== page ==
Sales and profits have benefitted from the spinoff as well: Fortive’s 2018 revenue grew 12 percent to $6.45 billion, and profits swelled 3.1 percent to $1.17 billion. First-quarter sales this year jumped 6.7 percent, with core revenues rising 3.7 percent. Danaher’s finances experienced a similar boost, with fiscal 2018 sales climbing 8.5 percent to $19.89 billion and profits surging 13.8 percent to $3.4 billion, according to the company’s 2018 annual report. First-quarter 2019 sales rose 3.9 percent and gross profit advanced 2.8 percent to $2.71 billion.
The Rales brothers are hoping history repeats itself with the spinout of Danaher’s dental segment, announced last July. The dental unit has been a monetary millstone for the company in recent years due to inventory restocks and product manufacturing/distribution realignments. Dental segment revenue has barely moved since fiscal 2016, edging up only $59.1 million to $2.84 billion through Dec. 31, 2018. Operating profit, meanwhile, has nosedived, falling 4.4 percent in 2017 (to $400.7 million) and a staggering 13.5 percent last year to $346.7 million.
“The dental unit has been a sore spot for Danaher amid otherwise strong organic growth and profitability,” Bloomberg opinion columnist Brooke Sutherland wrote upon learning of the spinoff. “Talking about and trying to fix that business sucked up an increasing amount of executives’ time. And while there are signs that efforts to cut costs and invest in new growth initiatives at the dental unit are yielding results, the turnaround efforts had undoubtedly become a distraction and both companies should be better off as separate entities.”
Danaher executives agree. Commenting on the spinoff last summer, Danaher president/CEO Thomas Joyce Jr. predicted the move would cultivate more focused, savvy investments that eventually will boost long-term shareholder value for both companies.
ANALYST INSIGHTS: Danaher is a company very adept at portfolio management. Watch for them to continue that focus with incremental M&A activities. Don’t be surprised if it decides to either make a large opportunistic acquisition or divest one of its current businesses or both. It’s a rare year when Danaher stands still.
—Dave Sheppard, Co-Founder and Managing Advisor, MedWorld Advisors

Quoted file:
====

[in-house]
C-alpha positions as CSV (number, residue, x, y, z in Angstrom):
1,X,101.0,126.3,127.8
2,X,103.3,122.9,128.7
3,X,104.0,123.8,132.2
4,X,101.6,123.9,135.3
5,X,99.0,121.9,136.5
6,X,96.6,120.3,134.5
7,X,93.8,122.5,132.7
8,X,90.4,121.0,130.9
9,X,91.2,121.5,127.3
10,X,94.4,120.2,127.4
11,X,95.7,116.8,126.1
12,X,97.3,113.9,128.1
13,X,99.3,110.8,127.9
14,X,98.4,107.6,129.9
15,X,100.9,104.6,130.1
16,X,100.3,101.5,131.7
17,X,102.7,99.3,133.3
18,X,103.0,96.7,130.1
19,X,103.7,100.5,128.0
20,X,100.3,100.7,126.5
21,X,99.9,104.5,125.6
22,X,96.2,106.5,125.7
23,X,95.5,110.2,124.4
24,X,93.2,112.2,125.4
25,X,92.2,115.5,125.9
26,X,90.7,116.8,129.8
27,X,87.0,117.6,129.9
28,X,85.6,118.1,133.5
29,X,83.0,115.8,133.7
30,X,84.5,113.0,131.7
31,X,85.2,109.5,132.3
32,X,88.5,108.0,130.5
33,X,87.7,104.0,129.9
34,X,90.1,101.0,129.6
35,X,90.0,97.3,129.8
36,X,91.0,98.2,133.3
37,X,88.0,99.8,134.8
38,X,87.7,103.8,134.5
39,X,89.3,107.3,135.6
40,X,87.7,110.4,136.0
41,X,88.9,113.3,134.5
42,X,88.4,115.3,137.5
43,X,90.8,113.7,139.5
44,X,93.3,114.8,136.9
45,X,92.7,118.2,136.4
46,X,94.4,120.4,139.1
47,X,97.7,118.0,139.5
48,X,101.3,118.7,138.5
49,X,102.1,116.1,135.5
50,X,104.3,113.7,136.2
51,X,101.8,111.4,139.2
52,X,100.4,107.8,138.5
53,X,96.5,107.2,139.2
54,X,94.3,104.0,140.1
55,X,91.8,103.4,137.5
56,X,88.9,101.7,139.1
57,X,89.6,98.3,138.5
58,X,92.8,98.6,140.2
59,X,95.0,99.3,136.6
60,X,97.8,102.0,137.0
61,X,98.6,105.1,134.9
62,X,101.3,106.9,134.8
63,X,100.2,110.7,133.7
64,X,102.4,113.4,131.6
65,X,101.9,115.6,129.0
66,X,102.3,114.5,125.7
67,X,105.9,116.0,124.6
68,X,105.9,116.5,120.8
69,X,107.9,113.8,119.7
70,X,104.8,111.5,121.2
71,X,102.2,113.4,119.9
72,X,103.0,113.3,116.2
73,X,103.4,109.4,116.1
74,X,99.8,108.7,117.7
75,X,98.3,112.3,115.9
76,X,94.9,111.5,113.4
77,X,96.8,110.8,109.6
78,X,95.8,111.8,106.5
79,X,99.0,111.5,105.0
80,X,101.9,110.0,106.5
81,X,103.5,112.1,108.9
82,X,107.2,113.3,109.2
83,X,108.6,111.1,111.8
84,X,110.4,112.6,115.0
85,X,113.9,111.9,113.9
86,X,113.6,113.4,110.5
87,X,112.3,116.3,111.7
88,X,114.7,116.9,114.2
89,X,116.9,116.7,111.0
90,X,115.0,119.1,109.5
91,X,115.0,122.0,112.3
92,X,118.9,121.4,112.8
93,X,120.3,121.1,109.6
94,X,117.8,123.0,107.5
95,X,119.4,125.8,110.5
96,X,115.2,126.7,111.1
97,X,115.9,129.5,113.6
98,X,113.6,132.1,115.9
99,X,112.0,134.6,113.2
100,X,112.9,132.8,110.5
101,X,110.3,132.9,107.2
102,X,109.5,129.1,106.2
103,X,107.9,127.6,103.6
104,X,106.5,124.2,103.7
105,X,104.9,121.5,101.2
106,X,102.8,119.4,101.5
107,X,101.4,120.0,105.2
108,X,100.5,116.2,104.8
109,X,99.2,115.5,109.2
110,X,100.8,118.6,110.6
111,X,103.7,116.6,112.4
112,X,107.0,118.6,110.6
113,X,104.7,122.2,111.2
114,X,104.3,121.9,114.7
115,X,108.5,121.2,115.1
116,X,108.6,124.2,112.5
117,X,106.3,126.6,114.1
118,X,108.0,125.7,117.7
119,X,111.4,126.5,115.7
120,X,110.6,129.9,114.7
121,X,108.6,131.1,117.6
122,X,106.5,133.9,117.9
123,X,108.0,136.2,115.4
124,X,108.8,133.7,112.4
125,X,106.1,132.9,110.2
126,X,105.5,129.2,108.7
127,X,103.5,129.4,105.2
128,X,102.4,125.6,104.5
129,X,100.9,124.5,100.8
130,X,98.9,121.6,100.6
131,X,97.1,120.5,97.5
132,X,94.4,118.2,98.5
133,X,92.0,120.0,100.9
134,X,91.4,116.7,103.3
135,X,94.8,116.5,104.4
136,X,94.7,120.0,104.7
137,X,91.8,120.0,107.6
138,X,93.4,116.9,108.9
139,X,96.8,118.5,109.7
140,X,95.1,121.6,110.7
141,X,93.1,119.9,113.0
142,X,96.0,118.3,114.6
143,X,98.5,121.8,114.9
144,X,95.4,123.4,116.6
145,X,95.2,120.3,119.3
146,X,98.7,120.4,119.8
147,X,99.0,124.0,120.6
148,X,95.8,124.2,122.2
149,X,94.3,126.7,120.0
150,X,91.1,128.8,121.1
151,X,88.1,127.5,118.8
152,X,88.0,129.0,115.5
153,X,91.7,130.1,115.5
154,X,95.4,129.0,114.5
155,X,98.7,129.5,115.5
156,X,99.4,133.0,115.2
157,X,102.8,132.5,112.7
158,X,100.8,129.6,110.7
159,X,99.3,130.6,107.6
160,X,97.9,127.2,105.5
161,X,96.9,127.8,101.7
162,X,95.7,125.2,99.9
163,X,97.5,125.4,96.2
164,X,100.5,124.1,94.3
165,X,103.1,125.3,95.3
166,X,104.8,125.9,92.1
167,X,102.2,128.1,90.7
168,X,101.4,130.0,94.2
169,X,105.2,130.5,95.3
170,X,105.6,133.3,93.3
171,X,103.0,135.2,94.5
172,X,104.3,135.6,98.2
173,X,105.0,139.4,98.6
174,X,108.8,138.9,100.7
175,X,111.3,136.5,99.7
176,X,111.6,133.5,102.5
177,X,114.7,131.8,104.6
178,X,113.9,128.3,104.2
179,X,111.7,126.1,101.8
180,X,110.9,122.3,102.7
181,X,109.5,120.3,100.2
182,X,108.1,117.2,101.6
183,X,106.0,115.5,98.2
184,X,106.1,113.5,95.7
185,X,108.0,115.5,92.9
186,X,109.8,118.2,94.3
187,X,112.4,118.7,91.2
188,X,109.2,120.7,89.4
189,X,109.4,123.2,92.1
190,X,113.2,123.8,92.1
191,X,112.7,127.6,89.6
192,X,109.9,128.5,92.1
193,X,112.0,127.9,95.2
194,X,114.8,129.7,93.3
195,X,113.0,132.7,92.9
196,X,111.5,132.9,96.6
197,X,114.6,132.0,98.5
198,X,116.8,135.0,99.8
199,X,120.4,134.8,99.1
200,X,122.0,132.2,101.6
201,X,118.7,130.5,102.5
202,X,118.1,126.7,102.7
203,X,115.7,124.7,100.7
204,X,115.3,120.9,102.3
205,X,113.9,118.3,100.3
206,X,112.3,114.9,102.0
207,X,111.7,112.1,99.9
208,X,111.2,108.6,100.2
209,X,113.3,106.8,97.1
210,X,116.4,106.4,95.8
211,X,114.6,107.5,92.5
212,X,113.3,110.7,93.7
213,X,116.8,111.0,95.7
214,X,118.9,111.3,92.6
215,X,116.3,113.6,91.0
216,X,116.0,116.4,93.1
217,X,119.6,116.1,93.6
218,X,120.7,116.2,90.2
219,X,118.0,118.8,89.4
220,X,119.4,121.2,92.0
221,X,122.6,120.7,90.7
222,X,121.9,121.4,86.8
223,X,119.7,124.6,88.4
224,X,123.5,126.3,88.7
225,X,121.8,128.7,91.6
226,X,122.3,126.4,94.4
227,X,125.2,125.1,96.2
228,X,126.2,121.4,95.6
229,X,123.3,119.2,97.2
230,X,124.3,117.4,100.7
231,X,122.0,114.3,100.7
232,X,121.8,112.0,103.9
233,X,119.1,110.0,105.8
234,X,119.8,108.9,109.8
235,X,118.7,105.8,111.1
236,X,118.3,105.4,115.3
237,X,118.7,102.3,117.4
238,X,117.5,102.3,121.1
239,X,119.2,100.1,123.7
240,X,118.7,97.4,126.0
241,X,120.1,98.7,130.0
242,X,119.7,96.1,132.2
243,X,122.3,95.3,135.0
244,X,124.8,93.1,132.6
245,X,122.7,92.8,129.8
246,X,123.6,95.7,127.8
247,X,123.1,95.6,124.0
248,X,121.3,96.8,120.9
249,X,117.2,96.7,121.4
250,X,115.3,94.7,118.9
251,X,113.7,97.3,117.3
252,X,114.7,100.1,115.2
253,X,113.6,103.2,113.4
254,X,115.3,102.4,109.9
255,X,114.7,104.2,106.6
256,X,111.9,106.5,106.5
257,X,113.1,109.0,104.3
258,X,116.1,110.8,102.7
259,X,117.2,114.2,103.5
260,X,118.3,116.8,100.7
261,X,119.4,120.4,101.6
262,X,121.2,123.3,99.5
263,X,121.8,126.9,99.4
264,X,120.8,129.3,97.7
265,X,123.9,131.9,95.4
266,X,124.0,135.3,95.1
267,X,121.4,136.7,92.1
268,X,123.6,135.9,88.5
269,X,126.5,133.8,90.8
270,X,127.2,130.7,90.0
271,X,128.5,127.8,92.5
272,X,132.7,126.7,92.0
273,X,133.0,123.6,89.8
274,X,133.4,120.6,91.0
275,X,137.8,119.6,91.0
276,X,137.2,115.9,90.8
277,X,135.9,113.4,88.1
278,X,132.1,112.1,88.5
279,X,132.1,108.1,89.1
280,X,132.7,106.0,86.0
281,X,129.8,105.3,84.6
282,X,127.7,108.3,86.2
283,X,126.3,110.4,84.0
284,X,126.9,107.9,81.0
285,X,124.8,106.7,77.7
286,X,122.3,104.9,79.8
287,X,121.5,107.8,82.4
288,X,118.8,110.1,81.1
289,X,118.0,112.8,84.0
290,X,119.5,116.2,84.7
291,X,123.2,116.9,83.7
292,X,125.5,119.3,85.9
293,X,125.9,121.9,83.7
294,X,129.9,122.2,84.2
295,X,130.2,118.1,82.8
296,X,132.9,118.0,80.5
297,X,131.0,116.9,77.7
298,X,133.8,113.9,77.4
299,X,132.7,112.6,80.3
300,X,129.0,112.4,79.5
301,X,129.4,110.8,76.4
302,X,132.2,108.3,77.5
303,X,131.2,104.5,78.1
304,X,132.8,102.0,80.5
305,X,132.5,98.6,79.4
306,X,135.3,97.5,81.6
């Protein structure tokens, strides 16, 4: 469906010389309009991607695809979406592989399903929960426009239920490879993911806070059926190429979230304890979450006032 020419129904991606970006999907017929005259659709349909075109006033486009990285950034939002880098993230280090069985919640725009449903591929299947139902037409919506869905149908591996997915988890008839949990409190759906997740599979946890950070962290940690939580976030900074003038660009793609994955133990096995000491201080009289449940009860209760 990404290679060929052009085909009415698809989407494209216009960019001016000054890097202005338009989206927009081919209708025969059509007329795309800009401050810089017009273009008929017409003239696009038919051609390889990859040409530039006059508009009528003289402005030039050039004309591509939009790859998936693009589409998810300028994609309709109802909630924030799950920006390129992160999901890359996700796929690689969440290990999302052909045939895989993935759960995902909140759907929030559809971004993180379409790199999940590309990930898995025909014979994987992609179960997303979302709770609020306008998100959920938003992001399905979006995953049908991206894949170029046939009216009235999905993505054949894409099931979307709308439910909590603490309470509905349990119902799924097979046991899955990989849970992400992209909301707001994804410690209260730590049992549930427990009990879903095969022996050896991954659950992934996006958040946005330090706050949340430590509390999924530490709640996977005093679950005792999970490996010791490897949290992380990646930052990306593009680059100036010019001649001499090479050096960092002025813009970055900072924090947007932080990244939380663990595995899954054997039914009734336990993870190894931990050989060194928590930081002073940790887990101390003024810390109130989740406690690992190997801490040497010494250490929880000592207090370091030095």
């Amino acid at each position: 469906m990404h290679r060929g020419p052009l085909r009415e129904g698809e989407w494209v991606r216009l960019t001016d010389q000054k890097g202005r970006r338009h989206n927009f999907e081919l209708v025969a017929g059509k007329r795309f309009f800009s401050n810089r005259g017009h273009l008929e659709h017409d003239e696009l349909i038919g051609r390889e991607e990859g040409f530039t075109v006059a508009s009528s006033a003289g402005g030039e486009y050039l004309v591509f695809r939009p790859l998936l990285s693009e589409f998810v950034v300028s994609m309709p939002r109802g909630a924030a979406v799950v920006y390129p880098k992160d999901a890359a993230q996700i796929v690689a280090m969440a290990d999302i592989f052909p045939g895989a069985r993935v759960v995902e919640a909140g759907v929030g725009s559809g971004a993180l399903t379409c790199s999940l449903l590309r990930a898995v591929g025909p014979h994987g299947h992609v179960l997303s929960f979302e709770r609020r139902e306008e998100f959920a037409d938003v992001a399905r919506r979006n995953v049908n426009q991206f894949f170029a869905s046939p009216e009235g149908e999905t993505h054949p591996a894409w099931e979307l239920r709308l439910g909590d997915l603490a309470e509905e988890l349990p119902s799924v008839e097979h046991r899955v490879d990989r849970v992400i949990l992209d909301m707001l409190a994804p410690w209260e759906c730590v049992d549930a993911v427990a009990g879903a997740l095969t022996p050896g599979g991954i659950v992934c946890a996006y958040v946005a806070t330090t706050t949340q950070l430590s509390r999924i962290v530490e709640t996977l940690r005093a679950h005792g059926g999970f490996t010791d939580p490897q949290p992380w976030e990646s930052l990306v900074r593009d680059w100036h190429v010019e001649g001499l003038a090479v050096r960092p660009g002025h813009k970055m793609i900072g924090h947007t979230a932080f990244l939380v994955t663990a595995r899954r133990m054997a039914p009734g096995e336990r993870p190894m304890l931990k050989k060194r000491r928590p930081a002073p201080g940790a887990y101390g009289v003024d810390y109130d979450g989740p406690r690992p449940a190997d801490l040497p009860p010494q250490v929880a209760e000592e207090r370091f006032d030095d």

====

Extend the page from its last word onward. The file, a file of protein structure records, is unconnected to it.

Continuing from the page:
“This is an important step towards realizing even greater potential for both Danaher and our Dental business,” Joyce said. “[The] announcement demonstrates our commitment to maximizing long-term value for all of our shareholders, customers, and associates. We believe that our Dental business can be more effective as a standalone company, with greater focus around both organic and inorganic investment opportunities.”
Danaher’s DentalCo (a new name is forthcoming) is expected to be completely free of its parent firm in the second half of 2019. The company will be tax free to shareholders and comprise the KaVo Kerr, Nobel Biocare, and Ormco businesses. It will employ 12,000 workers and be led by president/group executive Amir Aghdaei.
DentalCo’s diverse product offerings should help the firm succeed upon its independence. All three business divisions debuted new innovations last year, beginning with the winter premiere of KaVo Kerr’s flexible digital intraoral X-ray sensor (DEXIS FS Ergo), X Pro intraoral scanner, and Dex Voice.
Danaher branded the FS Ergo as a “new category” of intraoral sensors designed to improve patient comfort and diagnostic detail. The Dex Voice, unveiled at the 2018 Chicago Midwinter dental meeting, is built on the Amazon Echo/Alexa platform and fully integrates with the company’s Dexis software. Its smart speaker enables clinicians to deliver voice commands to Alexa to perform Dexis actions that normally would require keyboard or other manually entered commands.
Over the summer, KaVo Kerr introduced a handheld X-ray system (the NOMAD Pro 2), cross-cut carbide burrs, a titanium sensor featuring motion detection capabilities, and a composite system (SonicFill 3) designed to fill cavities in seconds. The SonicFill 3 SingleFill system contains a nanoscale zirconsil (zirconium oxide plus silica oxide) composite filler, which provides effective blending, wear resistance, strength, and reliability for lasting restorations, according to Danaher.
Nobel Biocare timed its only product launch for the summer as well, releasing to market a two-piece ceramic implant featuring a cement-free connection to support natural soft tissue appearance. Made of zirconia, the NobelPearl is designed to encourage excellent soft tissue attachment and minimize inflammation. The product is particularly useful in thin gingival biotype cases.
Ormco debuted the bulk of its new technologies last spring and fall, including a ceramic twin bracket system, a self-litigating bracket (with twice the rotational control and more space under the tie-wing than its predecessor), and a line of stainless-steel instruments (45 pliers, 12 cutters).